History & Origin

The Basenji or Basenjis are also known as the barkless dogs. They are one of the oldest breeds of canine that is officially documented. Interestingly, cave paintings that appeared in Libyan caves have Basenji like dogs even though they date back to as early as 6000 BC. These inquisitive canines can be easily identified in the picture thanks to their curled tails and prick ears.

Dr. Schweinfurth who traveled Africa during the 1800s wrote about the use of Basenjis as hunting dogs. Interestingly Basenjis were able to survive in the tough African environment over the years which make them even more valuable.

The oldest African civilizations including the Congo region used these dogs for their hunting and thinking abilities. The name Basenji literally means “small wild thing from the bush.” This further establishes the fact that Basenjis managed to survive in the wild without human supervision. Historically Basenjis were found in the Central African region that now stretches from the heart of the Congo Basin to South Sudan.

The first attempt to bring the Basenji to Europe failed miserably. Most of the dogs that were imported died shortly after arriving at the European shore. The first successful import of the breed happened in 1930 when Basenjis first set their feet in Europe.

The first Basenji entered the United States during the same time, i.e. 1930. In addition, the Basenji Club of America was formed in 1942 and the breed was officially recognized by the American Kennel Club in 1943. Presently, the breed is ranked 84th among the 155 breeds and varieties of canines officially recognized by the Kennel Club.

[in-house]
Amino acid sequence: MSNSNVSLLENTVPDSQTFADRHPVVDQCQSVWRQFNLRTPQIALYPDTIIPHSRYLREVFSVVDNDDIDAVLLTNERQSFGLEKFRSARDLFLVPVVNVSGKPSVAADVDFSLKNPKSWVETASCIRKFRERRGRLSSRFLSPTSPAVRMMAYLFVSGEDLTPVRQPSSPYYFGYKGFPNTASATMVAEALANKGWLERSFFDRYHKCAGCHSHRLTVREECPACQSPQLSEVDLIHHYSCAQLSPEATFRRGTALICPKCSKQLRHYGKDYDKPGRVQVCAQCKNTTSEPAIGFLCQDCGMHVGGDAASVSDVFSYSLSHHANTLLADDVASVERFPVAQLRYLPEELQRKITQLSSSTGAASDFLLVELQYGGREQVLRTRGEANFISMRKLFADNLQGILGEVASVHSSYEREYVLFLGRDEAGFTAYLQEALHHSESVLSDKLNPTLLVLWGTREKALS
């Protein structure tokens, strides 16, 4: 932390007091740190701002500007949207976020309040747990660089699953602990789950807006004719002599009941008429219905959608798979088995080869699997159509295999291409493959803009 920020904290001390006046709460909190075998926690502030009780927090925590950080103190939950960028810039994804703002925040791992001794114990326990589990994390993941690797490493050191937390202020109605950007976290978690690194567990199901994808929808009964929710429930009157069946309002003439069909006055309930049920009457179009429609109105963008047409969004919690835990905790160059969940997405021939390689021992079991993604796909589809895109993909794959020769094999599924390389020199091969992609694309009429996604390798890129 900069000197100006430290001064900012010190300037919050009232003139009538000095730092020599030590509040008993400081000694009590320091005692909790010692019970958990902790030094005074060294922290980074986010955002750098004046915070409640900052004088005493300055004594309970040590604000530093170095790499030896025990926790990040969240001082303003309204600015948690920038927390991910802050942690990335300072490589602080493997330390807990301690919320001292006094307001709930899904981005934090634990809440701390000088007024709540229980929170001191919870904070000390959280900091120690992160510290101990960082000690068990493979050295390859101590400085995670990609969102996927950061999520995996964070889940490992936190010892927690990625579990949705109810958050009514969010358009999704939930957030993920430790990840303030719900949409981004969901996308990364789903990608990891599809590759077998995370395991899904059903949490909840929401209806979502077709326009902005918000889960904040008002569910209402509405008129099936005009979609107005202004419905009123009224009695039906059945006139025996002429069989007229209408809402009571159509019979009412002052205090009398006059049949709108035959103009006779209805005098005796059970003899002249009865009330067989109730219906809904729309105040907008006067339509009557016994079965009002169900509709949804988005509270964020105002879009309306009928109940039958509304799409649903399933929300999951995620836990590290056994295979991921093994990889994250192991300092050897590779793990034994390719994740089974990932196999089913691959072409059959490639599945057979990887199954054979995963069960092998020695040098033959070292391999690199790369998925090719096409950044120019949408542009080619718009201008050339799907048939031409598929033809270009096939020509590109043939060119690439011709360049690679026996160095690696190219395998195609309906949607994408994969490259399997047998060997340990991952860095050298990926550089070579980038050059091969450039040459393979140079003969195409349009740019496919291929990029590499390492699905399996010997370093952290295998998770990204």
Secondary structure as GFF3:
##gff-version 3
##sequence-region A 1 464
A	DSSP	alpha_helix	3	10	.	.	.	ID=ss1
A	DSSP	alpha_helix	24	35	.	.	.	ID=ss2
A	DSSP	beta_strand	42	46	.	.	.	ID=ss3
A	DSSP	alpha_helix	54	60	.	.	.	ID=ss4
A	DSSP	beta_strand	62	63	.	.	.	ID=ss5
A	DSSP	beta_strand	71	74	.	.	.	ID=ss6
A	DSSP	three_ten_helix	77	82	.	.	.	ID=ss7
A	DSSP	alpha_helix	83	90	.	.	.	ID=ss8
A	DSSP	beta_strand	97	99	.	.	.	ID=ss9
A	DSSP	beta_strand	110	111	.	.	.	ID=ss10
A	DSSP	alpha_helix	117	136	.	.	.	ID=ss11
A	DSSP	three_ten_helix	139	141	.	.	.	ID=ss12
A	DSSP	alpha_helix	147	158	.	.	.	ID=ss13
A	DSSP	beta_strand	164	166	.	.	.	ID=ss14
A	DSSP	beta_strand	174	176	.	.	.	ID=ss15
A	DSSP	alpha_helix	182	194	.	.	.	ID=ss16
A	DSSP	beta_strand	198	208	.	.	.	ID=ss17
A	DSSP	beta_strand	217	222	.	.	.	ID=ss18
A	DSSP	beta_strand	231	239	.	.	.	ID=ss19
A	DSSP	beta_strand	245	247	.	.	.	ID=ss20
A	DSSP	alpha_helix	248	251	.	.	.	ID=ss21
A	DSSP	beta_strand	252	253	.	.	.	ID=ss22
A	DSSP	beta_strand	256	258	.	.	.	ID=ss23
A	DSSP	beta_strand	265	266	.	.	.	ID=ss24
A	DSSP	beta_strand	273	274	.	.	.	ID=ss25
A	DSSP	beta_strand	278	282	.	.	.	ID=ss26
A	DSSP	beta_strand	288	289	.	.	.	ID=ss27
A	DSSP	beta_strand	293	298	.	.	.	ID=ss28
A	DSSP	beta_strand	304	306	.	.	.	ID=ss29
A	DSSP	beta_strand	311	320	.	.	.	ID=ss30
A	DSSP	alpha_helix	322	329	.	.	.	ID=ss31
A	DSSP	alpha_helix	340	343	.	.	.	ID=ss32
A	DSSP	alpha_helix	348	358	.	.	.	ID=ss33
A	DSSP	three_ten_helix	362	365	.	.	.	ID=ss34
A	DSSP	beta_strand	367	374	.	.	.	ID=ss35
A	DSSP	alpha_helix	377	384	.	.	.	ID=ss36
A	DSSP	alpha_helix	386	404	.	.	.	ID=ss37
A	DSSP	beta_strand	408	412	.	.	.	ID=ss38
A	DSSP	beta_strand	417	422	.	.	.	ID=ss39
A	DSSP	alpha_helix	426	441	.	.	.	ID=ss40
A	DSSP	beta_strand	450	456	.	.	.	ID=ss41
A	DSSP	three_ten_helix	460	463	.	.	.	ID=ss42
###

The first Basenji as registered with the American Kennel Club in 1943, but even today, the breed is quite rare. If you decide to bring a Basenji puppy home, you might have to wait for a long time on the waiting list.

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What’s important to note is that like their wild cousins (the wolf), your basenji puppies and dogs would bark only once and then remain silent. However, they can be very noisy at times and make all sorts of sounds including whines and scream.

Basenjis are highly intelligent and extremely social puppies. While they don’t bark excessively, they are not dumb dogs. Your puppies will show their pleasure with a ‘happy howl’ and express their anger with a growl.

Unlike other popular canine breeds, your basenji puppy will prefer to be independent. It is sensible enough to understand your instructions, but whether he will obey them is another question.

Basenjis are known for their hunting instincts so the last thing you should do is leave them unsupervised without high fences and a strong leash. As a safety rule, never let your Basenji unattended around children and other small pets such as hamsters and guinea pigs.

The Basenji is intelligent and independent, and you will fall in love with your affectionate pet. He is a “sight-hound” which means you’ll find him chasing every moving object – cars, rabbits, hamsters and even cats and other small dogs! If you give a command, your Basenji will decide whether or not he wants to obey what you have asked.